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Dutch elm disease

Dutch elm disease is a fungal disease of Elm trees. It has been accidentally introduced into America and Europe, where it has devastated native populations of elms.

The causative agent is a fungus, Ophiostoma ulmi, spread by a bark beetle as the vector for infection. The fungus blocks the water conducting vessels within the tree; the first symptom of infection is usually an upper branch of the tree with leaves starting to wither and yellow in summer, months before the normal autumnal leaf shedding. This progessively spreads to the rest of the tree, with further dieback of branches. Eventually, the roots die, starved of nutrients from the leaves.

Often, not all the roots die: the roots may put up small suckers. These may grow up for some years into small elm trees, but after a decade or so the new trunks becme large enough to support the bark beetles, and with their inevitable arrival the fungus returns, and the new tree dies.

Dutch Elm disease in America

The disease was first reported in the United States in 1920, with the beetles believed to have arrived in a shipment of furniture. The disease spread slowly from New England westward and southward, reaching the Chicago area by 1960 and Minneapolis by 1970.


The first fungicide used for treatment of Dutch Elm Disease was Lignasan BLP (Carbendazim phosphate) was introduced in the 1970s. This had to be injected into the base of the tree using specialized equipment, and was never especially effective. It is still sold under the name "Elm Fungicide." Arbotect (thiabendazole hypophosphite) became available some years later, and is somewhat more effective. Either product must be injected every year or two to provide ongoing control; the disease generally cannot be eradicated once a tree is infected.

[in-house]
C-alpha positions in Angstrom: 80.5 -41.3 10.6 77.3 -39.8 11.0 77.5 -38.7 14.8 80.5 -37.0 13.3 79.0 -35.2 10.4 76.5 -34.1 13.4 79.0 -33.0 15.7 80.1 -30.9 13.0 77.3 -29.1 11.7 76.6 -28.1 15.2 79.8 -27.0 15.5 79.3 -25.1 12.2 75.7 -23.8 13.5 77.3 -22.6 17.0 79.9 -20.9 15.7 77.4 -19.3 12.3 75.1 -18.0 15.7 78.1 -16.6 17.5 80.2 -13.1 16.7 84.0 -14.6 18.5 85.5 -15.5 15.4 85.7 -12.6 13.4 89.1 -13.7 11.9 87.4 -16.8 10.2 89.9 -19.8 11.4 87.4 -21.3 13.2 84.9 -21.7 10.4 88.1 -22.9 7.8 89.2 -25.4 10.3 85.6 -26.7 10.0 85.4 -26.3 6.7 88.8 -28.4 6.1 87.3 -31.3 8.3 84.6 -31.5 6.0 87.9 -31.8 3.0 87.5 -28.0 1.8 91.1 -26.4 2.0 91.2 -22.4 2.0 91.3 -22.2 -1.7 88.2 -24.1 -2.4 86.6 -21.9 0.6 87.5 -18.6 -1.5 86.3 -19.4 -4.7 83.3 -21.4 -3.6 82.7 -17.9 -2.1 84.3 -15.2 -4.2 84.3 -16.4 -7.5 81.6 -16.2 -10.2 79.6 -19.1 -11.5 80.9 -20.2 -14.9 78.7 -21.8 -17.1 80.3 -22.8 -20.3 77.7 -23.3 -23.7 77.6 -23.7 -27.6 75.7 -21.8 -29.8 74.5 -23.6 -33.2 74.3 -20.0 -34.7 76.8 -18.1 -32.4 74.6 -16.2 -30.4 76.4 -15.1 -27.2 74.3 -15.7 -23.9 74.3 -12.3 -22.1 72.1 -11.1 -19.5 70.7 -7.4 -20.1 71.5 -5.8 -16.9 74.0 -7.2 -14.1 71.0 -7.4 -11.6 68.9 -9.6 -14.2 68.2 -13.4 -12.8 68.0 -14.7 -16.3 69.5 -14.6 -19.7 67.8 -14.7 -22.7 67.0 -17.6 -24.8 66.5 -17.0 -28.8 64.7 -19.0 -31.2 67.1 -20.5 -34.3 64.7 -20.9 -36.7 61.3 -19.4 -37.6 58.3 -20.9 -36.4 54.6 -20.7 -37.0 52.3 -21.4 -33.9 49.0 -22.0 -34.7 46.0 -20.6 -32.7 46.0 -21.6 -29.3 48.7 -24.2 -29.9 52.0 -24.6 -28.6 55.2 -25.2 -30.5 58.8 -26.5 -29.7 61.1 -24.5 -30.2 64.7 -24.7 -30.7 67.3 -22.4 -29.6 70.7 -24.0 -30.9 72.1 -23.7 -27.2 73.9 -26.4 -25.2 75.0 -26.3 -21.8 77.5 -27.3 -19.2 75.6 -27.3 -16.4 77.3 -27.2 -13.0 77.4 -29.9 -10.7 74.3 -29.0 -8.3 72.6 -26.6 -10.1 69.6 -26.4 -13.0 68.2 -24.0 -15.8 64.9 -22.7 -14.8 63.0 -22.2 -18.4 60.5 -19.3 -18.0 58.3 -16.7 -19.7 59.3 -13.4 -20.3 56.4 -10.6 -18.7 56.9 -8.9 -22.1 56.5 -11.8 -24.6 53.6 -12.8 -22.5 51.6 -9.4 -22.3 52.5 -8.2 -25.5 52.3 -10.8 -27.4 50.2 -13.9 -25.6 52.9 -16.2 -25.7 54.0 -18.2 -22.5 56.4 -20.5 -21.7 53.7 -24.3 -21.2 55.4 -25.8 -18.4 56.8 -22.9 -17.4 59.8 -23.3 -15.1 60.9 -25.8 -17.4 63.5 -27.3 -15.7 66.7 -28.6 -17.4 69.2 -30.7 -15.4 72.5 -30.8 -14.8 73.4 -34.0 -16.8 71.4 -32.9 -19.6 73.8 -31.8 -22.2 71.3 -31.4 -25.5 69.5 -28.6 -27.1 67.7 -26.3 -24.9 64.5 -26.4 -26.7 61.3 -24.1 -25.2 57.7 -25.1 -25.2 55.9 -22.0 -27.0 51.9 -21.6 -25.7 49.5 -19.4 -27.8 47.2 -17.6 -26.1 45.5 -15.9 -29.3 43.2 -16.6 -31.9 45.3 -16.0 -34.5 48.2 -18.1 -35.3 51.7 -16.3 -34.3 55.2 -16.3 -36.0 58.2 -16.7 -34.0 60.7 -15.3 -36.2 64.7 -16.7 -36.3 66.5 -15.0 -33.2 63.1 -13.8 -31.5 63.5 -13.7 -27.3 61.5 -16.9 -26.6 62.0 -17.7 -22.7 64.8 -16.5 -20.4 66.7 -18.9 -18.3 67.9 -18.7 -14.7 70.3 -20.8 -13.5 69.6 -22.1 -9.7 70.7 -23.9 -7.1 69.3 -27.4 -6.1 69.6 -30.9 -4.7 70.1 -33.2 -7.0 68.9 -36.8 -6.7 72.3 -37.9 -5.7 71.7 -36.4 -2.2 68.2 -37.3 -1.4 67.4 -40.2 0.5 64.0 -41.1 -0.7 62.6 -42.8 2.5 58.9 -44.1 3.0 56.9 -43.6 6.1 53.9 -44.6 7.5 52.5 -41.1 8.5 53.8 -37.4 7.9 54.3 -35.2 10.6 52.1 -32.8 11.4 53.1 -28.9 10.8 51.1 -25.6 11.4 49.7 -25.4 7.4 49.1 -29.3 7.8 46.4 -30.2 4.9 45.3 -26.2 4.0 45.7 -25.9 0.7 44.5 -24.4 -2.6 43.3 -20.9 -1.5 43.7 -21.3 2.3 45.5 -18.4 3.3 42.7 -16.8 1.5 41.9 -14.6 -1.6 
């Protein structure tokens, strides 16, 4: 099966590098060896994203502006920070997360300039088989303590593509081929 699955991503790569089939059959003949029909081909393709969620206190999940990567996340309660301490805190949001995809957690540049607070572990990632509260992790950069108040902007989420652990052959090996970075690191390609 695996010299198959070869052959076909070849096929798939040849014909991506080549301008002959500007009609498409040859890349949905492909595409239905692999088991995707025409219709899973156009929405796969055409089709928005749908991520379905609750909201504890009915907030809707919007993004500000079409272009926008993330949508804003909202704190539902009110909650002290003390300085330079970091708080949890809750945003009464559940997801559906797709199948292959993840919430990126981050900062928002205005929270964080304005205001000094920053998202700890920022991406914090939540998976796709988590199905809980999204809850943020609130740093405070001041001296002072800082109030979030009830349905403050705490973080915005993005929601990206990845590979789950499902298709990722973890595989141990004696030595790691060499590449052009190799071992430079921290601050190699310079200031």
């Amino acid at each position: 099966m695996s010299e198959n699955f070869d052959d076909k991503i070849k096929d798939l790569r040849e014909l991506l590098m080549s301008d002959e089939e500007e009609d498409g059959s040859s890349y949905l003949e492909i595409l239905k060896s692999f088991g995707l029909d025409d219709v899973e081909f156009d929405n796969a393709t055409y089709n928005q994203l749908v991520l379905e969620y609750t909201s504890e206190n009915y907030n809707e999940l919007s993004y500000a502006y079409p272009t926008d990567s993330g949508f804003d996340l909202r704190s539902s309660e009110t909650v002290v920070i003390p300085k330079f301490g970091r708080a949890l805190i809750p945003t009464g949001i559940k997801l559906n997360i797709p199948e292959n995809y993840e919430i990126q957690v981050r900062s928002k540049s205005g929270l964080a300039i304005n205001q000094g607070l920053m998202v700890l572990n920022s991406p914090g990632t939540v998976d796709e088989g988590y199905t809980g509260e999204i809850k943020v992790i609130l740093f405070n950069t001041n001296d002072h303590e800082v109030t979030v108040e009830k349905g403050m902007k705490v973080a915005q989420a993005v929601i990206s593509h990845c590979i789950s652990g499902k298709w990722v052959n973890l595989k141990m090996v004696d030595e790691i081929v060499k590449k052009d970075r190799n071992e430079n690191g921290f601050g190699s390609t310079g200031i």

Alamo (propiconazole) has become available more recently and shows some promise.

Treatment of diseased trees is costly and at best will prolong the life of the tree, perhaps by as many as five or ten years. It is usually only justified when a tree has unusual symbolic value or occupies a particularly important place in the landscape..

Dutch Elm Disease in Britain

In Britain, Dutch Elm disease arrived in the early 1970s; by 1973 the epidemic was killing elms throughout the country, removing one of the most distinctive english countryside trees (see the example of an English Elm in John Constable's painting The Hay Wain). Thirty years after the epidemic, the magnificent specimen trees are long gone. The elm still hangs on in the hedgerows; though these sucker grown survivals rarely reach more than fifteen feet tall before succumbing to a new attack of the fungus.

Interestingly, though the devastating epidemic came in the 1970s, there is this curious passage in Richard Jefferies' 1883 book, Nature near London:

There is something wrong with elm trees. In the early part of this summer, not long after the leaves were fairly out upon them, here and there a branch appeared as if it had been touched with red-hot iron and burnt up, all the leaves withered and browned on the boughs. First one tree was thus affected, then another, then a third, till, looking round the fields, it seemed as if every fourth or fifth tree had thus been burnt. [...] Upon mentioning this I found that it had been noticed in elm avenues and groups a hundred miles distant, so that it is not a local circumstance.